“They’re great craic, they’re great people, we’re living and learning from them every day. The bond is deep. There wouldn’t be too much longer left in the three girls, but for now their experience is invaluable to us. People say Croke Park is the best place in the world, but they tell us it’s only the best place in the world when you win. And they’ve won and lost there.”
The 22-year-old from Ballina, who is in her final year at DCU doing PE and Biology, had her own big decision to make ahead of this year, whether or not to continue trying to combine her Gaelic football with a promising career in soccer.
She was a member of the Ireland under-19 squad that reached the semi-finals of the European Championships in 2014, earning a call-up to the senior squad later that year. But for 2017 she decided to put her focus on Mayo, taking a break from playing with Shelbourne.
Scholarship in America
“I just said I’d sacrifice the soccer for this year because it could be the girls’ [Staunton, Byrne and Carter] last, I don’t know. I wanted to give Mayo a proper go. Hopefully I’ll go back to soccer, I do miss it. There’s a possibility of a scholarship in America, a few offers have come my way, from Philadelphia, Atlanta, Chicago, so I might go over and do a Masters for a year, see how it goes. I don’t want my soccer career to pass me by, I’d love a chance to play professionally, so I have a decision to make in the next few months.”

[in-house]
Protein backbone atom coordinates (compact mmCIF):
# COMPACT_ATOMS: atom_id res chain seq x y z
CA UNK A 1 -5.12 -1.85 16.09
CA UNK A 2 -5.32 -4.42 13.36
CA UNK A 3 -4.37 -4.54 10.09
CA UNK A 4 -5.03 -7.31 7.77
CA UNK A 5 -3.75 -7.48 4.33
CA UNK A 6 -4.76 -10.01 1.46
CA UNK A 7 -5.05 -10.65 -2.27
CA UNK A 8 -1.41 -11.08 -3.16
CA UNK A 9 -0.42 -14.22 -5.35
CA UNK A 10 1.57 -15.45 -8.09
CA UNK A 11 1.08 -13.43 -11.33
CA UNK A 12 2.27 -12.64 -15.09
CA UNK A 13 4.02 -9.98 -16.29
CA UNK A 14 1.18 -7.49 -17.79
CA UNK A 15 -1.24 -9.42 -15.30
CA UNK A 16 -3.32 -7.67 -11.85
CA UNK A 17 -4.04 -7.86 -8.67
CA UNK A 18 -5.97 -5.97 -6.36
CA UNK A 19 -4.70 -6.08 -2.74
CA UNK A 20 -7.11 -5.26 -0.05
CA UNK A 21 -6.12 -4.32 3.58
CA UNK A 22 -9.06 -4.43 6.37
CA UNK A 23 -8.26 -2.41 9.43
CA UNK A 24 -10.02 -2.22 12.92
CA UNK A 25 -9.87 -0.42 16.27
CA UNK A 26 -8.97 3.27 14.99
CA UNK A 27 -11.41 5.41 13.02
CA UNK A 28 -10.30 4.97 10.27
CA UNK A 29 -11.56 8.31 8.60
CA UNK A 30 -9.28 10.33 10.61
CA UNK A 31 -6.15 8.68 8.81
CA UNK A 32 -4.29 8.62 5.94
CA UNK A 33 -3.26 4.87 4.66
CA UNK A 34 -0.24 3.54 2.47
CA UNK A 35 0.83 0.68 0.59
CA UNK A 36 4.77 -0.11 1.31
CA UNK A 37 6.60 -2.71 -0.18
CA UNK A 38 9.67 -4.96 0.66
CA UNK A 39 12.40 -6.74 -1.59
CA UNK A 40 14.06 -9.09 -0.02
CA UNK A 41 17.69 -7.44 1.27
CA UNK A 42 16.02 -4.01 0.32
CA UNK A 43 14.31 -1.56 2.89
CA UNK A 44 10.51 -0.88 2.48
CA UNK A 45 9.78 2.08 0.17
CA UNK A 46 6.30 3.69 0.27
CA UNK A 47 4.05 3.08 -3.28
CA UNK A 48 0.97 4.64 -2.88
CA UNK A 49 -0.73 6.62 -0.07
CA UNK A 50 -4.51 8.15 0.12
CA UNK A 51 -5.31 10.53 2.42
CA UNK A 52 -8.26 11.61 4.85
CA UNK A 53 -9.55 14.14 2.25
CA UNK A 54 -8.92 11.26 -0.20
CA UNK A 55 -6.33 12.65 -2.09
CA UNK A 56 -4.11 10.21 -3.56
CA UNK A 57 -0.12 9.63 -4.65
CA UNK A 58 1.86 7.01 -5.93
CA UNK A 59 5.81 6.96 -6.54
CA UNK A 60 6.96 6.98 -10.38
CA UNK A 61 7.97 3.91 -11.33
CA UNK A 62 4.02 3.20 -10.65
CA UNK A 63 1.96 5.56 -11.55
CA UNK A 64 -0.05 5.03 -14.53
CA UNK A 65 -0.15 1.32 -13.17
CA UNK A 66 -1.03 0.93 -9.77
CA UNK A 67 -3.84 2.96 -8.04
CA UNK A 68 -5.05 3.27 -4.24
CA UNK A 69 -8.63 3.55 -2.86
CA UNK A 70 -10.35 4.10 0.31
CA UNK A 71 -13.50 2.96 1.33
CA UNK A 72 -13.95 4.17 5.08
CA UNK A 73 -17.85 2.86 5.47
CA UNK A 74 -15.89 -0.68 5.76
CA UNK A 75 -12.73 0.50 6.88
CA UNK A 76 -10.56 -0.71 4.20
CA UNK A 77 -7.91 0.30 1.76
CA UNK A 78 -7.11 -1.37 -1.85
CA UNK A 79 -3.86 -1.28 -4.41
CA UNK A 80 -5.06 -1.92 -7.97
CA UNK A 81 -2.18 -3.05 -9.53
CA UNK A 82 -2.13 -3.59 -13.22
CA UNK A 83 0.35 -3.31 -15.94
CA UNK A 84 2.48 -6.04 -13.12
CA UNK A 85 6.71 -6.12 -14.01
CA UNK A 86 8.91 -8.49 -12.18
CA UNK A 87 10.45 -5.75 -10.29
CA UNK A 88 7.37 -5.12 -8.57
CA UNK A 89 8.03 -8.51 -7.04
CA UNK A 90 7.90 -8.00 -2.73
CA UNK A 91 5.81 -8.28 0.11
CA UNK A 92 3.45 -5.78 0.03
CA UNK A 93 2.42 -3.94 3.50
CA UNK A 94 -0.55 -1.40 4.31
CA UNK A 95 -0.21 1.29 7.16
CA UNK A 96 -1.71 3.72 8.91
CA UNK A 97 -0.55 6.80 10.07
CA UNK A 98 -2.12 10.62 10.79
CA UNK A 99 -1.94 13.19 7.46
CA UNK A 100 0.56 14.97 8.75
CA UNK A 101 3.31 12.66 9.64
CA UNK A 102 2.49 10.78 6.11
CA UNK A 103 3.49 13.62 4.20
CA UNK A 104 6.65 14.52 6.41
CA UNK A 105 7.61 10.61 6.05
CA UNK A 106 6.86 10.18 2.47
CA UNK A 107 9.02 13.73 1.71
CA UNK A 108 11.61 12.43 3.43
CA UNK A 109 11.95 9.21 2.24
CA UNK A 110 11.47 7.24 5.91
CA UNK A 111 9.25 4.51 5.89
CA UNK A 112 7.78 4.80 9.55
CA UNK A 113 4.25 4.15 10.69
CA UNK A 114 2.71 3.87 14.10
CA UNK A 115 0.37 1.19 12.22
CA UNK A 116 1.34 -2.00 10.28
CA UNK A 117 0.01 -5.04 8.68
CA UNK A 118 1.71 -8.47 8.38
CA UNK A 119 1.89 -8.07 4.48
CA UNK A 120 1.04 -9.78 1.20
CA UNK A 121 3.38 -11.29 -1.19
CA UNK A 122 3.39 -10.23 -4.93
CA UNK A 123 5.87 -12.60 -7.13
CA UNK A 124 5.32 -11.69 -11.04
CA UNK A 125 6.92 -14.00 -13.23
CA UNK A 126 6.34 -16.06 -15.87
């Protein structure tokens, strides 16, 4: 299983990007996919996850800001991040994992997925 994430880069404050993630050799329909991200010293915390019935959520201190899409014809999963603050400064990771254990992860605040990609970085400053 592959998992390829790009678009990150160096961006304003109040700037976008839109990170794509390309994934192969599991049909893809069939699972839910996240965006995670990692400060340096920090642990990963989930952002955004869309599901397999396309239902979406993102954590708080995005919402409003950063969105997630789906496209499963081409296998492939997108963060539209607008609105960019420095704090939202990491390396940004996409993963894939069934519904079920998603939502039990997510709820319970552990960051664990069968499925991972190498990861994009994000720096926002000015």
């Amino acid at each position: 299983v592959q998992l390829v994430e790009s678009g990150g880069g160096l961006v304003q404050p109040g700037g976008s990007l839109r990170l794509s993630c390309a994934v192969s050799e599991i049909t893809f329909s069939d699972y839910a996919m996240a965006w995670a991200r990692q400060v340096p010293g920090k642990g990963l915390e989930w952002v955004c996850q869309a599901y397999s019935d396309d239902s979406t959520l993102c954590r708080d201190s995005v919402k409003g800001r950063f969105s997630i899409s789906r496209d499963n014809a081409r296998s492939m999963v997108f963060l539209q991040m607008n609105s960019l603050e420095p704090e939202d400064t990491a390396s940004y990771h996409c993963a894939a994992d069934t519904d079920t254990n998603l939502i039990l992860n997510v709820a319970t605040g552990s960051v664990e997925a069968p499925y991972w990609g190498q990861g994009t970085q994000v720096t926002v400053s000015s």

“But the GAA has really stepped up a notch. After being with the Irish [soccer] set-up in the past I used to go back to a GAA pitch in the middle of Belmullet and I’d be thinking to myself, ‘what am I doing here?’ when I was in such a professional set-up, which I thrived on. But definitely, the GAA now has gone nearly as professional as the soccer, if not more. Things have improved so much.
“And I just find that the soccer isn’t as loyal. I played for Ballina Town, Castlebar Celtic, Raheny and Shels . . there’s no real loyalty there. It’s not like ‘I want to kill for my club because it’s my hometown, it’s my people, it’s my community’.
“There’s something just really nice about playing the GAA and the GAA culture.
“You’re with Mayo and these are my best friends, and will be for life. We’re all from Mayo, we all care about Mayo, and on Sunday we’ll try to do it for Mayo.”
Mayo’s Cora Staunton: containing her will be key to Dublin’s chances
Sarah Rowe: ‘You’re with Mayo and these are my best friends, and will be for life’